I know Mother’s Day was last week, but I was busy with Jesus Christ Superstar, and as I’m a muthah 365 days a year, I didn’t feel the need to rush. Also, there is so much Mother’s Day lovers and haters hoopla now on the internet, I’m only just now poking my head out over the motherhood sandbagged front line to see if it’s safe. A ceasefire seems to have been called. At least until May 2016 or the next “Lean In to Tiger Mother Hidden Dragon” book.
I hold on to things, I admit it. It’s not my best trait, but there it is. When my son was about four, all I wanted to do for Mother’s Day was go to IHOP for breakfast. That’s it. But my kid being four, he wasn’t really into it. I got that time-honored whiny lament, “There’s a Mother’s Day and a Father’s Day, but when is it Kid’s Day?” To which every parent on the planet will say, “Every day is effin’ kid’s day, you little S.O.B.!” But when your kid is four and has an overdeveloped sense of fairness based in concrete words, it’s hard to explain. I should have stayed home and made myself breakfast (screw everyone else, it’s MY day!) and enjoyed myself. But that seemed too much like giving in to my kid’s complaining, so what’s the right thing to do? I have no idea, but it definitely was not what I ended up doing—drag us all to IHOP, wait for 45 minutes to sit down, and then have a silent, crabby breakfast, while my kid refused to eat anything. I know, right about now my parent’s generation is shaking their heads, and everyone who parents better than I do is rolling eyeballs and running to a computer to write their new blog, “10 Things Today’s Parent Are Doing Completely, Utterly Wrong, Please Arrest Them.” You’ll have to forgive my choices, I get confused a lot because I’m either being accused of being too permissive or I’m not being protective enough; honestly, it’s hard to keep track.
But I digress.
So that Mother’s Day was pretty much a disaster. Then my then-mother-in-law moved to be closer to us, so Mother’s Day became focused mostly on her and my own mother. I was more the coordinator for celebrating the senior mothers, and that was OK. Because honestly, every year all I could think about was that miserable hour and a half spent trying to have breakfast and being painfully reminded that mothering is hard. And perhaps it’s even harder on that day when you’re supposed to be “honored,” but more often than not you’re glaring at your incredibly ungrateful offspring over a giant stack of cooling pancakes and congealed bacon.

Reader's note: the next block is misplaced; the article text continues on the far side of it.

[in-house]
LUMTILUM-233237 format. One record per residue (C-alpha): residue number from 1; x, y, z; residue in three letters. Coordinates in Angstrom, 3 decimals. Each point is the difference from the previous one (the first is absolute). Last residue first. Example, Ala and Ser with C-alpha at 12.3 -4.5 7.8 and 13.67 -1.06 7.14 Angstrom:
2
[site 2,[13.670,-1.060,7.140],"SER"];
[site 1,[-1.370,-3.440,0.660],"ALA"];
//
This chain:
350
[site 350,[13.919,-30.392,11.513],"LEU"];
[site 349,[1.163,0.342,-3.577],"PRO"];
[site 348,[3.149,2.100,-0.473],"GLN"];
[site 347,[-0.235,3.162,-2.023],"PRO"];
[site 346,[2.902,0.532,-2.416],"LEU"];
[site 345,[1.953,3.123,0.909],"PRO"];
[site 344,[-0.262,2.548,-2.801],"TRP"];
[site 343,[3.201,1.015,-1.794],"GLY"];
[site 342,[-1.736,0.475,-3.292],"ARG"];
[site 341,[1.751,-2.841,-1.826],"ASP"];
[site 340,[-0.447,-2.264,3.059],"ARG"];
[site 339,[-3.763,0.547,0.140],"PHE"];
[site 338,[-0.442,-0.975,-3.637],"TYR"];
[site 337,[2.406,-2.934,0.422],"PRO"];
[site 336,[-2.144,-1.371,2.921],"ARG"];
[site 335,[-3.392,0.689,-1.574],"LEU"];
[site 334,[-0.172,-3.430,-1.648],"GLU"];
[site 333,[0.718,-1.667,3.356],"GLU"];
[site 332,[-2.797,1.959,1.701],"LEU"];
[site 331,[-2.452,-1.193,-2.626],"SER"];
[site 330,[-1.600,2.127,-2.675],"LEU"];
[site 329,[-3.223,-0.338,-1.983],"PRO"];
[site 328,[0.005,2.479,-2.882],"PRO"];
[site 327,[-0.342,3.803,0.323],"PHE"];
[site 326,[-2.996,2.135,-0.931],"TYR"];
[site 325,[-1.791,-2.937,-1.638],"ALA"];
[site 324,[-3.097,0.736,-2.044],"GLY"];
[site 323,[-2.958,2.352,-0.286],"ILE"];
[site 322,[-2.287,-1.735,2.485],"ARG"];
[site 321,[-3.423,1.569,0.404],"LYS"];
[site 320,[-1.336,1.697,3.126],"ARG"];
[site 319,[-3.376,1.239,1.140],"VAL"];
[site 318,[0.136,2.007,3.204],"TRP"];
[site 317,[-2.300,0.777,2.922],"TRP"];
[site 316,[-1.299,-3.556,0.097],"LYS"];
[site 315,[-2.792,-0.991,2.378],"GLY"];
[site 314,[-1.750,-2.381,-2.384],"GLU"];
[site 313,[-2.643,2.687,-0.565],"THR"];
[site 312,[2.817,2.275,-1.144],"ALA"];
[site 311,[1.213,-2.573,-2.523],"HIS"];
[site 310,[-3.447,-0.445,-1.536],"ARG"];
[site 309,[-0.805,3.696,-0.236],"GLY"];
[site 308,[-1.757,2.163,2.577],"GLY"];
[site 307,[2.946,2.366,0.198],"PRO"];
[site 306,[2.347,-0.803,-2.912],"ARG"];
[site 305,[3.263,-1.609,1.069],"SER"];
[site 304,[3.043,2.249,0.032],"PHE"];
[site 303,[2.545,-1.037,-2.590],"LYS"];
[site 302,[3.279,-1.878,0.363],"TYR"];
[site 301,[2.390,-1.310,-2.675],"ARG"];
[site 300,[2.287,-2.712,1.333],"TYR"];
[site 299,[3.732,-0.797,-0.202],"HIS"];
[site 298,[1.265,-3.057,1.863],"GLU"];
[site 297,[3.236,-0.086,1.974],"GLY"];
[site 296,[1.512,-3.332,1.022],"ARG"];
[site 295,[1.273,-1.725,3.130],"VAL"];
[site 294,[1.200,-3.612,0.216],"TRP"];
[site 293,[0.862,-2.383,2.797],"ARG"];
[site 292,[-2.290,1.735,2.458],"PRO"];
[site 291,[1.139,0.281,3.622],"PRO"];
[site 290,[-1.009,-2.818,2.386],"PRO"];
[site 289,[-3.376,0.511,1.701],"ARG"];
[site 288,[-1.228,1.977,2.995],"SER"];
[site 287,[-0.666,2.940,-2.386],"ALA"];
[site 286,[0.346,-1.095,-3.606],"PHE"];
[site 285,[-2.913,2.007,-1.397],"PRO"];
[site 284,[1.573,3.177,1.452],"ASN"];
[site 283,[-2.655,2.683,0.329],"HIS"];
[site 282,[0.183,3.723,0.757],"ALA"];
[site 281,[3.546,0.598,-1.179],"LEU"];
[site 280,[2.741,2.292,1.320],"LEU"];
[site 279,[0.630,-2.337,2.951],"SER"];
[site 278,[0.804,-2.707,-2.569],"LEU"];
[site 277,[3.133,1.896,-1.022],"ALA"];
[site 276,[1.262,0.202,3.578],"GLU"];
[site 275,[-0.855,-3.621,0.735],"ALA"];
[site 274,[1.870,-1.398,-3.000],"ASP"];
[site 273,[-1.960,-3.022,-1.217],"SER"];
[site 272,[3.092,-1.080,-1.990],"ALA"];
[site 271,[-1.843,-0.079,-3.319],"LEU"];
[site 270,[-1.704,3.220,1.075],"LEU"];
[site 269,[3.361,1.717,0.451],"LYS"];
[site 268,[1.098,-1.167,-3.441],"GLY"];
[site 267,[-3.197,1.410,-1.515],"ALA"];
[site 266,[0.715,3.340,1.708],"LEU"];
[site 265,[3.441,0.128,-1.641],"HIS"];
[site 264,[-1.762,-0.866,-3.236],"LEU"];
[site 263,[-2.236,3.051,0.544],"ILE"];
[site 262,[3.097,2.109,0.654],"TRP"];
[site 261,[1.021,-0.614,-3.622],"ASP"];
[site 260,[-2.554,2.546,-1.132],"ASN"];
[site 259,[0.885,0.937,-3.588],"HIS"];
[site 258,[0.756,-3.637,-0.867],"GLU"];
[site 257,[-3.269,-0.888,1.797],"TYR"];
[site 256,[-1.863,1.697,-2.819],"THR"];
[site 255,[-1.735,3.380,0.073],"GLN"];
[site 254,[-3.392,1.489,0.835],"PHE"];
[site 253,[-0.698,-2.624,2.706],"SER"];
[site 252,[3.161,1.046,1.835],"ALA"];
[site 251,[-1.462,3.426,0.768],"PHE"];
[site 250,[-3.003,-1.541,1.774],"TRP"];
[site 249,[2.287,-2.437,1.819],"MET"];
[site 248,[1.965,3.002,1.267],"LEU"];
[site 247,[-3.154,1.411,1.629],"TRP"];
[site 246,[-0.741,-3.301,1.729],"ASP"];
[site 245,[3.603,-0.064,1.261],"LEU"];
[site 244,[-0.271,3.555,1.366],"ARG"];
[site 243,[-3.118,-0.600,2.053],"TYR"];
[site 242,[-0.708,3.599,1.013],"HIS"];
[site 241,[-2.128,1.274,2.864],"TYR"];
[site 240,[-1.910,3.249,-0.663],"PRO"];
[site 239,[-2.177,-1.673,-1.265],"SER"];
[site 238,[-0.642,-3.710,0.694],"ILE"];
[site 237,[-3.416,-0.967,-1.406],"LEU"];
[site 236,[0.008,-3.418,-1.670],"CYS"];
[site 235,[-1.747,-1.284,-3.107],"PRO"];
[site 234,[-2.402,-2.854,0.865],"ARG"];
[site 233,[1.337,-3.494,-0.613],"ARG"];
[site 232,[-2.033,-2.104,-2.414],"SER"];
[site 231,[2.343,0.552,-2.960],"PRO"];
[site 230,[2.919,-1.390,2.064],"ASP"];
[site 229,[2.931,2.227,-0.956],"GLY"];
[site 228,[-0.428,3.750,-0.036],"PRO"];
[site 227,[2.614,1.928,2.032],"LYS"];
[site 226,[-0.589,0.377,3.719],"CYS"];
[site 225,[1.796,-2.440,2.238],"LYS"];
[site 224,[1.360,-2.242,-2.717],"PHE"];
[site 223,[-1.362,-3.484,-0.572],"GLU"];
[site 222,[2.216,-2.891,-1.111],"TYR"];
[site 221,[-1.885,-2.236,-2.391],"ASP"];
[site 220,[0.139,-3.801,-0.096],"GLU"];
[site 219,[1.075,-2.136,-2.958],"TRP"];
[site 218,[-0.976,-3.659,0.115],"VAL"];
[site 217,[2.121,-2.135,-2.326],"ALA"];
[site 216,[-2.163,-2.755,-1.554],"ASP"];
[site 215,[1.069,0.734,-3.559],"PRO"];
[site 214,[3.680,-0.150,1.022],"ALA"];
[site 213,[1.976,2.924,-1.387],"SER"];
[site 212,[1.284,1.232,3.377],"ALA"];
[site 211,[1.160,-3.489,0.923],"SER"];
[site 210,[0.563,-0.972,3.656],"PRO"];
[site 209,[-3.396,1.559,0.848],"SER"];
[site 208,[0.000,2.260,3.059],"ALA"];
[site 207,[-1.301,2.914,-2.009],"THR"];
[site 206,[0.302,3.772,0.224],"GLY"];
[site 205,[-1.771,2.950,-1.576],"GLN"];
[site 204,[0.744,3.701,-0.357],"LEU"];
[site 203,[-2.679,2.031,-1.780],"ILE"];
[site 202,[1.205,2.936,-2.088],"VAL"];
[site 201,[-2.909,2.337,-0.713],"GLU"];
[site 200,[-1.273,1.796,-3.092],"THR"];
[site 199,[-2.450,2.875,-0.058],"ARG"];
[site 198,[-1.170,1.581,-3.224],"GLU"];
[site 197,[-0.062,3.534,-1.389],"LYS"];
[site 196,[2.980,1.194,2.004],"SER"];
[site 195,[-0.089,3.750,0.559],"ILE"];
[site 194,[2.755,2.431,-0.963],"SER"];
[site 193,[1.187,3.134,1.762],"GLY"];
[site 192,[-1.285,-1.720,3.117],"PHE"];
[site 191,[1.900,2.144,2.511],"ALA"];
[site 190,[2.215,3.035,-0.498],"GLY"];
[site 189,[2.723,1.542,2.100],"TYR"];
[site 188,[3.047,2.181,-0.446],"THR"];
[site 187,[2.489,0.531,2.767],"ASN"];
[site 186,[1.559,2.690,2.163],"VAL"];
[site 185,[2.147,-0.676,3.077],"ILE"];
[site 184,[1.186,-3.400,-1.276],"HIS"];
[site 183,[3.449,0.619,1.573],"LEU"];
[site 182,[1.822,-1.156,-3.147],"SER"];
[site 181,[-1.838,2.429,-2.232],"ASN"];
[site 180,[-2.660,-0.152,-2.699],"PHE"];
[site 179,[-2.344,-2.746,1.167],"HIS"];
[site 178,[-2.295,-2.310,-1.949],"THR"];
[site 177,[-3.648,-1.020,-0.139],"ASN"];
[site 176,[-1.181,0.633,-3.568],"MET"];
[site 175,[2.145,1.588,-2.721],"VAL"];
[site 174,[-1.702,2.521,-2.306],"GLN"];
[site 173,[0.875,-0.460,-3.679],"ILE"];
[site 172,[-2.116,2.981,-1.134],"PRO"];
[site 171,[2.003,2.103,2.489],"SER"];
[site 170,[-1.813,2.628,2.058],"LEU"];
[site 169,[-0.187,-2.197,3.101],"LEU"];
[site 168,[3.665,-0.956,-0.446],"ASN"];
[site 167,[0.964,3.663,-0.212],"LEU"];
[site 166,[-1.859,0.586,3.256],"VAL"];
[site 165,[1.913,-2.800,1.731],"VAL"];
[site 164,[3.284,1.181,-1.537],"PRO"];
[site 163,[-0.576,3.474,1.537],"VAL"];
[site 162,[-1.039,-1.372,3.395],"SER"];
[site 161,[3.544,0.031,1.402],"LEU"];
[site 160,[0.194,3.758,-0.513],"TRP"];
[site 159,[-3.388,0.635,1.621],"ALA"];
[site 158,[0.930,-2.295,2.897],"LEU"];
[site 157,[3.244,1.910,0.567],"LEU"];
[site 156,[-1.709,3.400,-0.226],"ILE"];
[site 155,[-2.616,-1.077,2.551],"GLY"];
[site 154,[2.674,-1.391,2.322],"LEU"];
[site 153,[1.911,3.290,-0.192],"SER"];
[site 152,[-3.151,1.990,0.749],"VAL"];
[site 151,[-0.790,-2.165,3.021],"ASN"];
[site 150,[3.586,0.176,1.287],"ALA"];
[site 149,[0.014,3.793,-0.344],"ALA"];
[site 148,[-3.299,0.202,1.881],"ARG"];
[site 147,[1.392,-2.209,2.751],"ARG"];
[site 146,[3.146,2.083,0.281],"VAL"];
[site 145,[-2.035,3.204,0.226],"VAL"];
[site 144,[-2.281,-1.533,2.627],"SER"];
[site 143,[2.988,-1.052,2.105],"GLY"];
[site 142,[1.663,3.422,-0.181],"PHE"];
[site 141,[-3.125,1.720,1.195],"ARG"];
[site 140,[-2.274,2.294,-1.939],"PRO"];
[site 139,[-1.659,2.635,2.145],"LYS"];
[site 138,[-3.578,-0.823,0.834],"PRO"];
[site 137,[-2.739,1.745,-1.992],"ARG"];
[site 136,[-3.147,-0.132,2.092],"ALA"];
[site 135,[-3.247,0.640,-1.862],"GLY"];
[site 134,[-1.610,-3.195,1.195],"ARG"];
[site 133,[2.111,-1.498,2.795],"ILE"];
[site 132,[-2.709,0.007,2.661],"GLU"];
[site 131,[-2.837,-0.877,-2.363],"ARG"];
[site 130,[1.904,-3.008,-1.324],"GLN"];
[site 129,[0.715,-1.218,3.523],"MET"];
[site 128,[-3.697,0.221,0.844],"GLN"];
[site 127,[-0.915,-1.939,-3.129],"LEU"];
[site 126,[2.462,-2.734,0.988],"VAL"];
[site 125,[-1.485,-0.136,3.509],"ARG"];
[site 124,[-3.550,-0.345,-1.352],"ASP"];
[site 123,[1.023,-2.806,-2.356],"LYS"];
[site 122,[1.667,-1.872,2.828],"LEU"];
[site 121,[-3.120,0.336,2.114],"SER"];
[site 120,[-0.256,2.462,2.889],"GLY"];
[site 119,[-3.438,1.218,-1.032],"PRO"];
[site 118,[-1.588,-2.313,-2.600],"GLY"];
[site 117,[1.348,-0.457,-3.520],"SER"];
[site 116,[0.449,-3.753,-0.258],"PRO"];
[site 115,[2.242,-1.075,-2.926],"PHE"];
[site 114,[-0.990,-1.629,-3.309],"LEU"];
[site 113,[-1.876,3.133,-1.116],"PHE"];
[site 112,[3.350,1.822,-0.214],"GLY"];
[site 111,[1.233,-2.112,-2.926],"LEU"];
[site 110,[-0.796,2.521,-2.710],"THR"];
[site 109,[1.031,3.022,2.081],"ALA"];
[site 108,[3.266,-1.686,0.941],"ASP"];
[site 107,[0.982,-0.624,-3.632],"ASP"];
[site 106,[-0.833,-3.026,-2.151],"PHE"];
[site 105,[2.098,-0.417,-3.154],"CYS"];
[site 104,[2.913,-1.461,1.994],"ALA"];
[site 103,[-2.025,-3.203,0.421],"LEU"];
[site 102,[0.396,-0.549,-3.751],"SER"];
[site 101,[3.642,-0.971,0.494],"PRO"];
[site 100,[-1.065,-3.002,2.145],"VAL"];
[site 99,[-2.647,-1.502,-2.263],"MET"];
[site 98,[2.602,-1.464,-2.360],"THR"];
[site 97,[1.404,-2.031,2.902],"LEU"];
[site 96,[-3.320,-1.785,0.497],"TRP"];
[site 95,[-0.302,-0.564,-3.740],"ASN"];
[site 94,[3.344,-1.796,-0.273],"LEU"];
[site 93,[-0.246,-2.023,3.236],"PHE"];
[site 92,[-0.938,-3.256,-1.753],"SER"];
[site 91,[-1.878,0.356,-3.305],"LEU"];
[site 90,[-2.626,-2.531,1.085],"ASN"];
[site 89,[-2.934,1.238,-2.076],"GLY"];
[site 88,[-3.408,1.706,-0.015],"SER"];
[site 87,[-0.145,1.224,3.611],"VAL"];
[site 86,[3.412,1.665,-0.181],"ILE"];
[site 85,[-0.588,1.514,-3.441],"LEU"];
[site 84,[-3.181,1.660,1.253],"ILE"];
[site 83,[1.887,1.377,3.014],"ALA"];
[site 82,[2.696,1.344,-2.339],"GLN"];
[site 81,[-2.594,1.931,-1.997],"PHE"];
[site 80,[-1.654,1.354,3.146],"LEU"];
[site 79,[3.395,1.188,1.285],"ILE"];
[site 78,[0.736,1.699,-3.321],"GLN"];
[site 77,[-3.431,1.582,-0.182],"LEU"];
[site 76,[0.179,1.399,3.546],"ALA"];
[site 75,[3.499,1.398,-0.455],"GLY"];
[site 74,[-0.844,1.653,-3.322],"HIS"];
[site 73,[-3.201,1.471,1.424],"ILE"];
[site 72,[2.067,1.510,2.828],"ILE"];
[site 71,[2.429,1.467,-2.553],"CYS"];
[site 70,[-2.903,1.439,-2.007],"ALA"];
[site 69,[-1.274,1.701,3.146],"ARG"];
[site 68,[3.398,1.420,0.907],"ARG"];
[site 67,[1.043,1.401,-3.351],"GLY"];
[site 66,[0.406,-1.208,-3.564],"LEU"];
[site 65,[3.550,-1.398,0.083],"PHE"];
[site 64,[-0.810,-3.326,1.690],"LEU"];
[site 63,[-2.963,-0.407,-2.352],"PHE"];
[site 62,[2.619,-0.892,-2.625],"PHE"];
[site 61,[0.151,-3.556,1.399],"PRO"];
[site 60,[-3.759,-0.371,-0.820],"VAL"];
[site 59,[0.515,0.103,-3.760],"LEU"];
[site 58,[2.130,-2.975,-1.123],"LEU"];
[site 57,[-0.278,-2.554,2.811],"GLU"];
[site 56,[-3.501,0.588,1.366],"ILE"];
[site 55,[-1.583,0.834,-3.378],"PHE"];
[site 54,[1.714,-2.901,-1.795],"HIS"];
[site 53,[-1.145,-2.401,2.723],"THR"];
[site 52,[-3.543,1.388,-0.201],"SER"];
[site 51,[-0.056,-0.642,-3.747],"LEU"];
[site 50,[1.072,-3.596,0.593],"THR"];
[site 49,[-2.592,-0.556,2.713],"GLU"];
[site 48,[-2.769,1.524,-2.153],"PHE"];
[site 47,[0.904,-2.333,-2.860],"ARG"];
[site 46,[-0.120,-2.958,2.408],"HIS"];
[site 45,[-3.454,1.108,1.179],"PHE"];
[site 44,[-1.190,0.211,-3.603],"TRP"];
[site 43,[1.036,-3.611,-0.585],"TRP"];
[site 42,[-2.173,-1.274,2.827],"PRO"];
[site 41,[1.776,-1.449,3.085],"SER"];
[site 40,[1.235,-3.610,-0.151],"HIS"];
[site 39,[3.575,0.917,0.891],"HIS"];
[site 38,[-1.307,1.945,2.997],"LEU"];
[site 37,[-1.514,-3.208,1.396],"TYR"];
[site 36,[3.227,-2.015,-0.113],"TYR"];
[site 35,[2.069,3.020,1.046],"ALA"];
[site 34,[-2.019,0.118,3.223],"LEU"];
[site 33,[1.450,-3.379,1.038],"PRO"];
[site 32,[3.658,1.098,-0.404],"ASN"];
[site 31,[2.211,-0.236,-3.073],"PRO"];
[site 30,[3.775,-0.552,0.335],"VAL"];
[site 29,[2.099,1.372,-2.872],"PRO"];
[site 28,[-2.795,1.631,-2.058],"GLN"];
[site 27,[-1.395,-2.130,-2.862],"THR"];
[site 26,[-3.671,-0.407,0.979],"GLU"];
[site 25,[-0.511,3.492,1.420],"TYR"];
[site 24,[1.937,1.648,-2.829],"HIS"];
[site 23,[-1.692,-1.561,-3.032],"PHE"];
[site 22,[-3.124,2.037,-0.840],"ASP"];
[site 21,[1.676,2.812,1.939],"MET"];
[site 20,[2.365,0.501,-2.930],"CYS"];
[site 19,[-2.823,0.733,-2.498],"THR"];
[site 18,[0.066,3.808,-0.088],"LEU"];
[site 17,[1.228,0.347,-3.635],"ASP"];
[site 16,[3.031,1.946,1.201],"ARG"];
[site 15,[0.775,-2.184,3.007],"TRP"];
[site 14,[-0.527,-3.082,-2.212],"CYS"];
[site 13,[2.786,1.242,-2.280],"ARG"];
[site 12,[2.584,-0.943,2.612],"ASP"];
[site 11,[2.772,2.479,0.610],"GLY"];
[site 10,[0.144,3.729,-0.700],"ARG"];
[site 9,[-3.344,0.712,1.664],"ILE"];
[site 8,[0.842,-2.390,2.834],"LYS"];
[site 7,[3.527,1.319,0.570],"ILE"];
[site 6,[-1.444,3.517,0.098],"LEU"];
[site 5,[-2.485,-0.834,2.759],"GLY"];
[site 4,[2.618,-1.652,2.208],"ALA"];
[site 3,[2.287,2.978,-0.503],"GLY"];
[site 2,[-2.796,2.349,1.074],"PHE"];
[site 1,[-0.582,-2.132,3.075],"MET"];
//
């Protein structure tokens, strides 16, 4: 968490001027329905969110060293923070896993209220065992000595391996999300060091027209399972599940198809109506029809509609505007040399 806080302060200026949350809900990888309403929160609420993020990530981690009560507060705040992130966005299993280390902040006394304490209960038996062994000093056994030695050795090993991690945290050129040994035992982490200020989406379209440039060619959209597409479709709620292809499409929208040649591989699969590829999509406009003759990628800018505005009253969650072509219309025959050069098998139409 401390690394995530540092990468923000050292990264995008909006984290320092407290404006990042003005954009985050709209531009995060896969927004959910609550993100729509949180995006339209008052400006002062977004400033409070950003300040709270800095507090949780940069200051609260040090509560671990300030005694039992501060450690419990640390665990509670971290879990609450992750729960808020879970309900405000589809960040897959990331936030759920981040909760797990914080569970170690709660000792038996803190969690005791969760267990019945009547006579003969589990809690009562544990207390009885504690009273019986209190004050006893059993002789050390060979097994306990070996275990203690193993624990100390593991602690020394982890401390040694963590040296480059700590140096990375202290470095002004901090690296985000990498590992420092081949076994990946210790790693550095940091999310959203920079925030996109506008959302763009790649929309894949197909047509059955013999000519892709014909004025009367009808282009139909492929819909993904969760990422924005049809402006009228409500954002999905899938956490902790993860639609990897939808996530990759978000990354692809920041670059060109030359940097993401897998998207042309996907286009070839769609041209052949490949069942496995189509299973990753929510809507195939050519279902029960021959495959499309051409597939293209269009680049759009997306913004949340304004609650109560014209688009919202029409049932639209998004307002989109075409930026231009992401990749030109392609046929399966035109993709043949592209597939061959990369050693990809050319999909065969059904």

It was my coworker who set me straight. Near Mother’s Day a number of years ago, but a decent number of years after “The IHOP Incident,” I was recounting said incident and explaining why I didn’t really like to make Mother’s day plans. My coworker, also a mother, waited a moment, then looked me in the eye and said, “Lucas was four. You gotta let that go.” And she was right. The story had taken over every opportunity to do something different.
But then I got divorced, and there’s nothing more awkward than the years of pre-during-post divorce Mothers’ Days. This year I was finally able to at least contemplate a baggage-free Mother’s Day, and when another coworker suggested a trip to the beach for ice cream, it sounded perfect. We used to live around the corner from the beach, and now we live two miles away, and you know how that goes. I know people who travel hours to get to the beach want to slap me right now, and you’d be absolutely right to do so, which made it all the more reason to go.
On Friday before Mother’s Day, my son said his sci-fi appreciating English teacher recommend a movie, “Ex Machina.” I’d read a review of it in the newspaper (how old school of me, I know) and thought it sounded cool. Then because I seem more inclined to read reviews and not get my ass up and out to actually see the movie, I promptly forgot all about it. But Lucas was up for seeing a movie with his old ma, so that’s what we did, and then went to the beach for ice cream. Perfect.
That’s the Facebook version.
The real version is we went to the movie (which I highly recommend if you’re into movies that look at the morality of creating an artificial intelligence in a mind-twisting way) and then we had a brief but significant discussion about the ending and the consequences of the characters’ actions. Anyone with a teenager will understand that is like winning the parental lottery. Significant, meaningful discussion. About emotions. With a teen. Yeah. Then we went to the beach for ice cream , and by that I mean we crawled 5 miles an hour looking for a parking space. We found a 15-minute one, pulled over got the ice cream and made it back to the car in 14 minutes. Then we pulled out and proceeded to crawl 5 miles an hour to the end of the beach and then headed home. I did get to see and smell the beach and had ice cream with my kid with nary a whine or glare. Perfect.
Photo credit: Sanctuary Yoga